THE HAGUE – The UN Human Rights committee has condemned the French’ niqab ban, described it as a violation of human rights, demanding compensation for Muslim women who were “confined at home and marginalized.”
“The French law disproportionately harmed the petitioners’ right to manifest their religious beliefs,” the committee said in a statement cited by The Daily Mail.
It added that it was not convinced by France’s claim that the ban was necessary for security and social reasons.
“The ban, rather than protecting fully veiled women, could have the opposite effect of confining them to their homes, impeding their access to public services and marginalizing them,” the committee said.
In a landmark ruling on Tuesday, October 23, the UN moved to support wearers of the full-body Islamic veil and ordered France to repay two French women convicted for wearing niqabs in 2012.
A panel of independent experts who oversee countries´ compliance with the International Covenant on Civil and Political Rights, said France had 180 days to report back to say what actions it had taken.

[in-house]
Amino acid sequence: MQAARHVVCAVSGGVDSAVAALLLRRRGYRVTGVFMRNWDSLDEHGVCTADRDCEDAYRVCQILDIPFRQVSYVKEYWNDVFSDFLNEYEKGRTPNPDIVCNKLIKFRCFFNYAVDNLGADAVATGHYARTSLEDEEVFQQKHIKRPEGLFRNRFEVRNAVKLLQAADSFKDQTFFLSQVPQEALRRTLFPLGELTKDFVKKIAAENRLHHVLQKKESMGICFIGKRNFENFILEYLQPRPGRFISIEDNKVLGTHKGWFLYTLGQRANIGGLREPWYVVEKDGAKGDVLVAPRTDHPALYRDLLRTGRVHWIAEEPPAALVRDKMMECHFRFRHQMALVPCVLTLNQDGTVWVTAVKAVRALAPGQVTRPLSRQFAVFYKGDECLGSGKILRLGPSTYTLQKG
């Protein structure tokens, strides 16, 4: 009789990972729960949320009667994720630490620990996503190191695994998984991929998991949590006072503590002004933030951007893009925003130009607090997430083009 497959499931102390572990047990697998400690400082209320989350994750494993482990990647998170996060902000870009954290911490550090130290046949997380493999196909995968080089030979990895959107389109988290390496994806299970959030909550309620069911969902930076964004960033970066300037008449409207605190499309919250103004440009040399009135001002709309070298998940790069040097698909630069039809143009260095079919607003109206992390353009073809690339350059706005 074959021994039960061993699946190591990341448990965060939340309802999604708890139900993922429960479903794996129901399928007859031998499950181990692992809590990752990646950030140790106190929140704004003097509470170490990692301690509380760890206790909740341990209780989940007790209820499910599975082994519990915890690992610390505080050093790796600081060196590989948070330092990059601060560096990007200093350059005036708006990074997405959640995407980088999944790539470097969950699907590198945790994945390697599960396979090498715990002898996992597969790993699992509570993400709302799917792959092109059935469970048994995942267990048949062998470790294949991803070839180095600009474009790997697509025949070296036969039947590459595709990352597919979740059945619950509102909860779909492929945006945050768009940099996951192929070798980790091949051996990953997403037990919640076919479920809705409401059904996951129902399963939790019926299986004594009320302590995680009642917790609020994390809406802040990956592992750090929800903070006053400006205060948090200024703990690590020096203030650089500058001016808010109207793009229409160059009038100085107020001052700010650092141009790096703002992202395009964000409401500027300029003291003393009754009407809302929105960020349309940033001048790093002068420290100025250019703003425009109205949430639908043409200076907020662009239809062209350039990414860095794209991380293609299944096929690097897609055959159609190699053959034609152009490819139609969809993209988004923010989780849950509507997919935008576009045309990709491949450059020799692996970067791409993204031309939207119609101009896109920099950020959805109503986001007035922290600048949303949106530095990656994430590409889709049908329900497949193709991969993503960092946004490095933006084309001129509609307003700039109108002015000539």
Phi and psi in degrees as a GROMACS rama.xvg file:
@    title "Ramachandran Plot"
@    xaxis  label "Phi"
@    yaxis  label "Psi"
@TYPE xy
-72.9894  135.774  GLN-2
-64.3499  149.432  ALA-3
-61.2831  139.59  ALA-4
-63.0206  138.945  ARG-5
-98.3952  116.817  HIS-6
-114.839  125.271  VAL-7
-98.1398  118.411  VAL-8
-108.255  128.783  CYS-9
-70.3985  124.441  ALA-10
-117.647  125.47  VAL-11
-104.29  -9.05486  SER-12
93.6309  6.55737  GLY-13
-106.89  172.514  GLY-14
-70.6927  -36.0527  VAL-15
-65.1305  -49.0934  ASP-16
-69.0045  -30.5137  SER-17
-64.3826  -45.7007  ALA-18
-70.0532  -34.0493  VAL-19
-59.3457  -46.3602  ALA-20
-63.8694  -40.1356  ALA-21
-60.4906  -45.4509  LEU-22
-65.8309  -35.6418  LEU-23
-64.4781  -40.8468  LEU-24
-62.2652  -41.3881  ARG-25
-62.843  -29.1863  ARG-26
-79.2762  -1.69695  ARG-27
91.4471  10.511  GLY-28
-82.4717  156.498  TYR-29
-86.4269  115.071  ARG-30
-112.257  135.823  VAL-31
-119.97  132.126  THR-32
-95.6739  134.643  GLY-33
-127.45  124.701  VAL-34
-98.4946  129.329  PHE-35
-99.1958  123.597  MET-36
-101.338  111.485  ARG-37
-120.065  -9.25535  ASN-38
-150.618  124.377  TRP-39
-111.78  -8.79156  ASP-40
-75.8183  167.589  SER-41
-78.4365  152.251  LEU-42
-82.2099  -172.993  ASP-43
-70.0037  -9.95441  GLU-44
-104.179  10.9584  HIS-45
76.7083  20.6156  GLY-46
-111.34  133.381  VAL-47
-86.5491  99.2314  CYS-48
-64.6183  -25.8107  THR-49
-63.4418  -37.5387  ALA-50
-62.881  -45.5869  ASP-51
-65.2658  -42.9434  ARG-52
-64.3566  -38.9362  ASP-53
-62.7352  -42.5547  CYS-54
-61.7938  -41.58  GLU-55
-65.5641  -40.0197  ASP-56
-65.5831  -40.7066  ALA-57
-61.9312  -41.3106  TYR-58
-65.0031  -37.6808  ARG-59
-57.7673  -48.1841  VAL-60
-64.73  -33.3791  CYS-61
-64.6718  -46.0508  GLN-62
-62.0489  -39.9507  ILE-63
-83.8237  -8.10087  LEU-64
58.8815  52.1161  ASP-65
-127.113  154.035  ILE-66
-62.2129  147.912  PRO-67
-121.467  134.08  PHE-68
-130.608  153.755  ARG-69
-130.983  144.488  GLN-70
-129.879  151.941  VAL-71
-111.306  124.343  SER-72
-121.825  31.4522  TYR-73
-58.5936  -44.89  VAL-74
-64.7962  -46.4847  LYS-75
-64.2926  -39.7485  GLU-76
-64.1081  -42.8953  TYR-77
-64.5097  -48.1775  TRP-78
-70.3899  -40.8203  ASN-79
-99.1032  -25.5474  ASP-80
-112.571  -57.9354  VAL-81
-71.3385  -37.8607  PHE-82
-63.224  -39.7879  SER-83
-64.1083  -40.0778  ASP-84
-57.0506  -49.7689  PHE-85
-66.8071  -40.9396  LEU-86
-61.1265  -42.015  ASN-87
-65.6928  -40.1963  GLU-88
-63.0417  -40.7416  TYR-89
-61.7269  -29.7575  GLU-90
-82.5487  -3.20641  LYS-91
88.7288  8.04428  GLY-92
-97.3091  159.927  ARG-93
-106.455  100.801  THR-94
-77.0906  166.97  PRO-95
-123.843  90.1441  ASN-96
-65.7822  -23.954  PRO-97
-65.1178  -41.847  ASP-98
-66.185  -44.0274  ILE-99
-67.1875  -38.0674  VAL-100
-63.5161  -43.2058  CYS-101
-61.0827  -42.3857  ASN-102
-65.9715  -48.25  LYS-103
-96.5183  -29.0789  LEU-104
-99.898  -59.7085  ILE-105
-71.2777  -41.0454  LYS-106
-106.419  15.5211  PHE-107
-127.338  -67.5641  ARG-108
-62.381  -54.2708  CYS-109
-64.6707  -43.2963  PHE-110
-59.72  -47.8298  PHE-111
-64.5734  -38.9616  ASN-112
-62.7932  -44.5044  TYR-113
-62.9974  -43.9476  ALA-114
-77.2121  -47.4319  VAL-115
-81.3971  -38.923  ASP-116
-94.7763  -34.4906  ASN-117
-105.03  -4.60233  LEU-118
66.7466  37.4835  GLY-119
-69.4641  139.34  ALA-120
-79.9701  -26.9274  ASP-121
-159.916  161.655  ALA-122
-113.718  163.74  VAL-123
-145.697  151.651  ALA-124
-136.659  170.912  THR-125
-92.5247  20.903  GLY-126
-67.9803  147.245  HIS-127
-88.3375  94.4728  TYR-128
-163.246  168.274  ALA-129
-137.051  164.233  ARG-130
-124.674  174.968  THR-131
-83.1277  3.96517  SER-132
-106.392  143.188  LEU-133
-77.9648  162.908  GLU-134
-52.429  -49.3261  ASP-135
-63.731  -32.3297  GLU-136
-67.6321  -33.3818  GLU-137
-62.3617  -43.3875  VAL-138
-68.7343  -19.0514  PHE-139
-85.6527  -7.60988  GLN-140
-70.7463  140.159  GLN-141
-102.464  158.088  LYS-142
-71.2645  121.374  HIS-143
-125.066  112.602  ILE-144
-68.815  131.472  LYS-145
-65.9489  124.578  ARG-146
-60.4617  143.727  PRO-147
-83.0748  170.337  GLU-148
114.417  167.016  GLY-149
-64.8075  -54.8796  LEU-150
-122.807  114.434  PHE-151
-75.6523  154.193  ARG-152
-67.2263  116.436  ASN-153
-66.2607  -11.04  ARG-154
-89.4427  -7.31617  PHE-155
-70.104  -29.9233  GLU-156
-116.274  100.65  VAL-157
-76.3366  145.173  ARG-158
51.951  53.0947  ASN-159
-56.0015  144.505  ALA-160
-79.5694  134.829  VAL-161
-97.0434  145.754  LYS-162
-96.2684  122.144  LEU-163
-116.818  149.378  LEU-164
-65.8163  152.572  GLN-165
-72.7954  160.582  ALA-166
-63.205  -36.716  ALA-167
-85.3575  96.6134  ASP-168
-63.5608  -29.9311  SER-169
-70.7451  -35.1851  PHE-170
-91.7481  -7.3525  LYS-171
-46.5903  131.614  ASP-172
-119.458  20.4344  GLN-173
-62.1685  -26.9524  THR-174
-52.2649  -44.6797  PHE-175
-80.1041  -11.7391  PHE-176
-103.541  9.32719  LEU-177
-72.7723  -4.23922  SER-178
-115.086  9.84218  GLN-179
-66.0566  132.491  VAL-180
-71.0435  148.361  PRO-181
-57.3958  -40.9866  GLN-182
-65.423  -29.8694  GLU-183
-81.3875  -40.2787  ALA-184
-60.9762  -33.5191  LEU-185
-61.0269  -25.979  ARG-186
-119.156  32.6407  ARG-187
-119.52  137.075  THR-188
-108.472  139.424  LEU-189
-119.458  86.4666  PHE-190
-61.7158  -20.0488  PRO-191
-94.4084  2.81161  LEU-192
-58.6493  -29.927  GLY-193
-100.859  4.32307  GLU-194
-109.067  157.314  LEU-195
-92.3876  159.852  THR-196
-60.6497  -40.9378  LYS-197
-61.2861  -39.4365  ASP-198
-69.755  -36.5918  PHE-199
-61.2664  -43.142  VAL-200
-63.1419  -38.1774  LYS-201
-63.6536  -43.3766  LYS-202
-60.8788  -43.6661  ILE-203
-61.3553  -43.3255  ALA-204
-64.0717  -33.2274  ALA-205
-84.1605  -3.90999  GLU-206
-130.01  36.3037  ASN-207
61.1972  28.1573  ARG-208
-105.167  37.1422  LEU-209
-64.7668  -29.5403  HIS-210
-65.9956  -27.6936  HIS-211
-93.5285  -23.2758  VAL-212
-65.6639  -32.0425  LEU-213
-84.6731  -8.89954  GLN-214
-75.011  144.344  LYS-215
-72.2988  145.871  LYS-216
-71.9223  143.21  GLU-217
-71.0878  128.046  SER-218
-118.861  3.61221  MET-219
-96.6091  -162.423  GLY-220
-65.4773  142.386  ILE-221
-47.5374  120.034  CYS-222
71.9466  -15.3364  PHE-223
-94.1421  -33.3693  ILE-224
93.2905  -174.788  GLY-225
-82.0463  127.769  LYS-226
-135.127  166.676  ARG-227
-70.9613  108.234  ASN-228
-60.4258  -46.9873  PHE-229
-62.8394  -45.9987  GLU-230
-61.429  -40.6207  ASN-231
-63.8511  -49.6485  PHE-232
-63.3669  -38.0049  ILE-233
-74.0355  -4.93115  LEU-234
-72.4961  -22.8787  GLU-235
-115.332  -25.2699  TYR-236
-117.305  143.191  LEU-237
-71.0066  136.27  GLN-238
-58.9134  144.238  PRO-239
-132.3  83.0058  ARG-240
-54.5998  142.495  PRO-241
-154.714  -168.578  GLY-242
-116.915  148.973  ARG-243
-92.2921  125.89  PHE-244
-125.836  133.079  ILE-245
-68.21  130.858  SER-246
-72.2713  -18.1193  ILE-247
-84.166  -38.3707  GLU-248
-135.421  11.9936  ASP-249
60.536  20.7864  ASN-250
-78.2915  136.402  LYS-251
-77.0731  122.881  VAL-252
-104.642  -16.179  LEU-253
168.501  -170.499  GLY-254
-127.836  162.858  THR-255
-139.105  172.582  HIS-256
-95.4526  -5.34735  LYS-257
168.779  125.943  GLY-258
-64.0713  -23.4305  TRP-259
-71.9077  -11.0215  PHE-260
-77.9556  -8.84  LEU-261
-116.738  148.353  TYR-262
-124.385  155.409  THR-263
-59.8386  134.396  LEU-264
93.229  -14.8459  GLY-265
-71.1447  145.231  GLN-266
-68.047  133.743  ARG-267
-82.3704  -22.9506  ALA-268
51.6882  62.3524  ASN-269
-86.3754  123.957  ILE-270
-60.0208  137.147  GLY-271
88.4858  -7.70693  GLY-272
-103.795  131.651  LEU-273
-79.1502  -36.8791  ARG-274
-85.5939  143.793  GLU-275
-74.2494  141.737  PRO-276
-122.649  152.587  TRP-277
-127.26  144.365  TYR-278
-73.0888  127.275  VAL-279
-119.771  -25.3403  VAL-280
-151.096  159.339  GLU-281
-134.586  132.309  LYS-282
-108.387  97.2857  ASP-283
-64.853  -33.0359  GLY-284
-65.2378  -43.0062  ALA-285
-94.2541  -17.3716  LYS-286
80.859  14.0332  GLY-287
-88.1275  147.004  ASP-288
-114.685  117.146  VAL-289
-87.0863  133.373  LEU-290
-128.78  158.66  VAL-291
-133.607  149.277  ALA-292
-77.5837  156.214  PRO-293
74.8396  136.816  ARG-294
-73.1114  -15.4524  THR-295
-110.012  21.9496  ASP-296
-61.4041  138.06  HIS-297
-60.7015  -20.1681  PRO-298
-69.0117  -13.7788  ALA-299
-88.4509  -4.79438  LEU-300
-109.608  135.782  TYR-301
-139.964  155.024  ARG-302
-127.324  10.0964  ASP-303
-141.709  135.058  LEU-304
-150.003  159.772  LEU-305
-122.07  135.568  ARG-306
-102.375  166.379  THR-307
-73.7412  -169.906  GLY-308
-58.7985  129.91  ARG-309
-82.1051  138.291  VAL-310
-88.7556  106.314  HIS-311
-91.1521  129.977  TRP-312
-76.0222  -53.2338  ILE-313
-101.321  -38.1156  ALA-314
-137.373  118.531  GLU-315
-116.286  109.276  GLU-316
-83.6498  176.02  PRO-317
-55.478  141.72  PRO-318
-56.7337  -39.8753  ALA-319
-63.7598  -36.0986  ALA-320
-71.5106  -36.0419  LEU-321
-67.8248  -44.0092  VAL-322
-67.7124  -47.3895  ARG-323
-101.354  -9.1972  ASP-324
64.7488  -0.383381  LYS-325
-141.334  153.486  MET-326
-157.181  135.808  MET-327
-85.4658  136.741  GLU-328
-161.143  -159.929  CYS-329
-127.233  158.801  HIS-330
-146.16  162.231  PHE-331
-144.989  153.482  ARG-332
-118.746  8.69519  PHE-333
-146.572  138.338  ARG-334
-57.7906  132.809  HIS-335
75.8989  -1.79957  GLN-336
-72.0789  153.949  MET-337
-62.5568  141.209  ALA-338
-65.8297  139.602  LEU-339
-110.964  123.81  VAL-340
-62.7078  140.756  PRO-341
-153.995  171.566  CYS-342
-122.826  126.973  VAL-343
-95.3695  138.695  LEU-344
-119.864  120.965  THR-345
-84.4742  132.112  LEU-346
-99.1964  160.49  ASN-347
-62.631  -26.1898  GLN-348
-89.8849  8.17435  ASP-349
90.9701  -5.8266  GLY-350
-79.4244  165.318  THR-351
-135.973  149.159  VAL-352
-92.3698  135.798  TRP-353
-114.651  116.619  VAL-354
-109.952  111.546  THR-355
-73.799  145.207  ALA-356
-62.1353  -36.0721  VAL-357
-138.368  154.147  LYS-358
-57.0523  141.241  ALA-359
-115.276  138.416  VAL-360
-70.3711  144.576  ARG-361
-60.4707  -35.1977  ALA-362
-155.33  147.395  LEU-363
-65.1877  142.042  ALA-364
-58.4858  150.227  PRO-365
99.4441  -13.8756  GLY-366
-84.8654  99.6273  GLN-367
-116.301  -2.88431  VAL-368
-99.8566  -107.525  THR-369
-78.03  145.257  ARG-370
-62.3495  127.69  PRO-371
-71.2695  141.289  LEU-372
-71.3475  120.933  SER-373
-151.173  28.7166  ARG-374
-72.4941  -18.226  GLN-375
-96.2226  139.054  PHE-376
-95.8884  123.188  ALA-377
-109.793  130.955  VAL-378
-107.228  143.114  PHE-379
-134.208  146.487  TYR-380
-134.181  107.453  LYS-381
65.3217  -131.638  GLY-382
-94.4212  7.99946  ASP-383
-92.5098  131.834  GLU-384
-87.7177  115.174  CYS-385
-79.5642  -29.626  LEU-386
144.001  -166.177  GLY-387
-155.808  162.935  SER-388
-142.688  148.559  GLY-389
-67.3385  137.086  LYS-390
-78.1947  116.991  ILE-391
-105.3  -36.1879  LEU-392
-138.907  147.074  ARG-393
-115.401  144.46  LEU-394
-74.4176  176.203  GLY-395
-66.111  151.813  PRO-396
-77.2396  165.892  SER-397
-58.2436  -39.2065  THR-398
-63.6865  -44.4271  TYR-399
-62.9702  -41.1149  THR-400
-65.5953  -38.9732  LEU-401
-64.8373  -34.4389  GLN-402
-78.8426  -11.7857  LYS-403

Though the UN ruling is not legally binding, it could influence French courts.
It said the French ban was ‘too sweeping’ but that governments could still make people show their faces in specific circumstances.
The 2010 law was brought in under former president Nicolas Sarkozy, with many saying it targeted the tiny minority of Muslim women in France who wear Islamic veils.
In 2010, French-Algerian businessman Rachid Nekkaz announced that he was setting up a fund of 1 million euros that he would use to pay any fines given to women wearing the veil, which gave him the title “Zorro of the niqab.”
An estimated five million Muslims live in France and women who ignore the ban can be fined up to 150 euros ($170).
Other EU countries, including Denmark, Austria and Belgium, have also implemented similar full-face veil bans.
The canton of St Gallen in northeastern Switzerland has become the second in the European country to vote in favor of banning the burqa in public in a referendum held on Sunday, September 23.